Bay will help but won't solve pitching problem

The New York Mets needed another impact bat to replace Carlos Delgado, whose 2008 second-half surge was a big part of why the Mets had a lead to blow in the NL East that fall. Jason Bay should be that guy with his plate discipline, power and 200-plus games of experience in the toughest division in the game. Citi Field is a pretty good fit for Bay, as it's a good park for right-handed power hitters (plus-10 percent versus a neutral NL park, according to this year's Bill James Handbook).

The question of whether this is a reasonable deal for the Mets or a massive overpay revolves around the question of just how far below average Bay's left-field defense is. Various advanced defensive metrics, including UZR, all show him as awful during the past three years, starting in his injury-wrecked 2007 season and continuing through his year-plus in Boston. Evaluating defense (quantitatively, that is) in Fenway is difficult because of the park's unique dimensions in left and center field, and it's possible that the metrics are all underrating Bay because of that factor. His range is fringe-average, and he reads the ball fine off the bat, but his first move isn't quick (maybe a remnant of his earlier knee injury), and his arm limits him to left field anyway.

I think there's a strong chance that Bay will outperform defensive expectations to the point where his salary no longer seems out of line with his performance because he'll do the things at the plate -- get on base and hit for power -- that pay the bills.

The move probably pushes Fernando Martinez back to Triple-A, a level where he's performed well, although the developmental goal for him is to stay healthy rather than show he can hit minor league pitching. Jeff Francoeur most likely will turn back into a pumpkin before the All-Star break, giving Martinez an opening to return to the majors if he's not on the disabled list.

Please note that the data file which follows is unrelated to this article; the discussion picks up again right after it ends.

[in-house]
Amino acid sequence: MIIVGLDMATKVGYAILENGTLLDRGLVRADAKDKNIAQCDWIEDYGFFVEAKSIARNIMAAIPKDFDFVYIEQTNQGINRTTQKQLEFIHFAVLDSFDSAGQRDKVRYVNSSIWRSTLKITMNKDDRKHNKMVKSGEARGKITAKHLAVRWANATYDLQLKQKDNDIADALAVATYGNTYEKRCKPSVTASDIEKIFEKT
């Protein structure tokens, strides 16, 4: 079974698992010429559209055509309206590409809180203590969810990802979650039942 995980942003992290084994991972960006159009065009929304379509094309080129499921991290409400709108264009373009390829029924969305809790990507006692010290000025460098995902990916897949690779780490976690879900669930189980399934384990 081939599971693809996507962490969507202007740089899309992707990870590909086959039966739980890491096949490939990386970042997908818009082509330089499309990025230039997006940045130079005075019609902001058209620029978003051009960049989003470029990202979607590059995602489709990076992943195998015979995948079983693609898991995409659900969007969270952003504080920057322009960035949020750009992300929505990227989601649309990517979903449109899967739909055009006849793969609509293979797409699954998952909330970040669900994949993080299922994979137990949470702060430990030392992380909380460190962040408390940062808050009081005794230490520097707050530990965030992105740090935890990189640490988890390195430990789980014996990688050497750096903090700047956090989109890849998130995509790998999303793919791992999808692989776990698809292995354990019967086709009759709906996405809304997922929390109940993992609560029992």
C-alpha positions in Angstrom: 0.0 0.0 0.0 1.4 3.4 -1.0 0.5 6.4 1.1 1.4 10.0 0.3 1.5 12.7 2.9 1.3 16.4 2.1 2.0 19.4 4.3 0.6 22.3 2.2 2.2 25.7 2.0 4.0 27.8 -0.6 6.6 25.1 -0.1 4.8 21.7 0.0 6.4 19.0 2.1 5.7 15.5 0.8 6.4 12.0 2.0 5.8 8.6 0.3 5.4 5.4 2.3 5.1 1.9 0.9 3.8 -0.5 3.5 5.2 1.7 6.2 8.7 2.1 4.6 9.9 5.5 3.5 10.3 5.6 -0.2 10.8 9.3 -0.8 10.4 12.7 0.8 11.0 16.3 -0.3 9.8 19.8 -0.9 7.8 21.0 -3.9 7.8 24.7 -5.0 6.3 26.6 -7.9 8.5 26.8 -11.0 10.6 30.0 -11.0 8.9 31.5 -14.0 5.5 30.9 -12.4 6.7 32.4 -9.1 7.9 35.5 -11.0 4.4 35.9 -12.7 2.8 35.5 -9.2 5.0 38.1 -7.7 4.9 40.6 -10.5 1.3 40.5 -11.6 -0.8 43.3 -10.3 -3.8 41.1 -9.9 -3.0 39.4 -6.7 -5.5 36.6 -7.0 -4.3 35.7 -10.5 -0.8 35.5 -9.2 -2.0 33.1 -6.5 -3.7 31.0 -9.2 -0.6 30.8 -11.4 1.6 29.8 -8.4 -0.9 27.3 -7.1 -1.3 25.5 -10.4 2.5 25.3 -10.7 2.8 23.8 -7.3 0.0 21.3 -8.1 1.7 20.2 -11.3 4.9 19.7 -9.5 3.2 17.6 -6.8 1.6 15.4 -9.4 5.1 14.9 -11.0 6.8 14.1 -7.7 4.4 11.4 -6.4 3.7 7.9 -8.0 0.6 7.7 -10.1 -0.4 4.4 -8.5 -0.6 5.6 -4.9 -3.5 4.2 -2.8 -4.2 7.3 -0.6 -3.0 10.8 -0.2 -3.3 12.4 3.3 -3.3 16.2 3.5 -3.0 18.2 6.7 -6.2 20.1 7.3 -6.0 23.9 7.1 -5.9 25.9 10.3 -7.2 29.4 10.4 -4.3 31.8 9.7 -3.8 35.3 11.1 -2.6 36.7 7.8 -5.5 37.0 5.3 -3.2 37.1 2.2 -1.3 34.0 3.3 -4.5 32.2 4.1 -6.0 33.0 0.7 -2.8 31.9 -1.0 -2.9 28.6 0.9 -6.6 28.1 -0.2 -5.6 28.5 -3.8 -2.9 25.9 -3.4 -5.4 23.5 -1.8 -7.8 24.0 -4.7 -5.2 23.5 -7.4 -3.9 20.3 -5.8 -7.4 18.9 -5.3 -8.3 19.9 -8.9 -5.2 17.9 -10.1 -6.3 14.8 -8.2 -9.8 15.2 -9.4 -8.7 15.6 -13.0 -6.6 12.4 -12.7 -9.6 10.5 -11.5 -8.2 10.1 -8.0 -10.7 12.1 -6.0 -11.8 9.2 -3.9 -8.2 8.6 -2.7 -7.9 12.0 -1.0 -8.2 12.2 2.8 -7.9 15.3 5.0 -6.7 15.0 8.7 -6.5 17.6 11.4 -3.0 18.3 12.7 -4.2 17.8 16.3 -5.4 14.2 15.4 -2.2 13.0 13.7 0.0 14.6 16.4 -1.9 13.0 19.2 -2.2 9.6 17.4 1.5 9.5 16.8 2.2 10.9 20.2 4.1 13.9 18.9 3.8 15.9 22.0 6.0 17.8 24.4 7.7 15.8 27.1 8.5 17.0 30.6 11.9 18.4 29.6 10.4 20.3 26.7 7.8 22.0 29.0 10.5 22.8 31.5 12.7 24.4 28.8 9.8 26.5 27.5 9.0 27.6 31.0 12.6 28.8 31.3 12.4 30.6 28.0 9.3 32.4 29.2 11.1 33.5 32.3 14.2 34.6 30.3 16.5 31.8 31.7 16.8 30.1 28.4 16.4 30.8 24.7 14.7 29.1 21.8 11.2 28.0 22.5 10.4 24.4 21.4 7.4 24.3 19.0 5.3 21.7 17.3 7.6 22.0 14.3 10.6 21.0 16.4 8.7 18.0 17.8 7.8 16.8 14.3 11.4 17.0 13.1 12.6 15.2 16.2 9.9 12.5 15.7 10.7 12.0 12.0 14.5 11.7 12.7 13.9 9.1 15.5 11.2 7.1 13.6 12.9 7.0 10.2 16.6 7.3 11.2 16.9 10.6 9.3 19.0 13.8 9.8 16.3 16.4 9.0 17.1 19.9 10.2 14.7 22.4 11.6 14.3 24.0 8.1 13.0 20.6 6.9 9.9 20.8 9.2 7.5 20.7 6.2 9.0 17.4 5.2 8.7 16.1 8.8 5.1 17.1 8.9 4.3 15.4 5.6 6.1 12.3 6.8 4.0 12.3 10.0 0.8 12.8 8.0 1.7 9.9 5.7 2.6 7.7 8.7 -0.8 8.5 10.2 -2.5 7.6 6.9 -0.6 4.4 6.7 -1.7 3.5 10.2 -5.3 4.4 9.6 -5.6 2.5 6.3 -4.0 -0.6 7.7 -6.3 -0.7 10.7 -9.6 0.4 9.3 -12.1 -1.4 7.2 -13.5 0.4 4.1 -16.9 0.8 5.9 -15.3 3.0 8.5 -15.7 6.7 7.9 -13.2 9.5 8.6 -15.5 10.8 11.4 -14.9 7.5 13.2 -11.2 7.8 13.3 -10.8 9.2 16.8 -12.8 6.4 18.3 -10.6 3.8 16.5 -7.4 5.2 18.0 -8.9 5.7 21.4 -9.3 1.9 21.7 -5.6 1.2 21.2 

The bigger problem for the Mets, however, is that Bay can't pitch, and to start the season, the team plans to run out exactly one starter who's likely to be playoff-caliber. Mike Pelfrey, for all his promise, took a step back in 2009 with an 84 ERA+ and is just an innings-eater until he misses more bats. John Maine is coming off a half-season ruined by shoulder weakness that could recur at any time. Oliver Perez might not make the Triple-A Syracuse rotation if it weren't for his contract.

The Mets need another starter if they want to contend in a pretty strong division -- the Phillies are the class of the NL, and both the Braves and Marlins are ahead of the Mets on paper -- and they're already over $120 million in commitments for 2010. Yes, the Mets will sign Bengie Molina, but that will only make them worse, not better. This can't be the end of the Mets' offseason, else the money spent on Bay -- which is likely to be better spent now than in the final year or two of the deal -- will go for naught.

The Bay signing leaves Matt Holliday as the only impact hitter on the market, and he won't sign for a penny less than the five years and $80 million or so Bay probably will get when the fifth year vests. At the same time, his market is limited, and if it's really just St. Louis chasing him, I would expect the two sides to play chicken for another month. This deal also increases the chances that Johnny Damon has to return to the Yankees with his tail between his legs and take a one- or two-year deal at a big cut from his 2009 salary.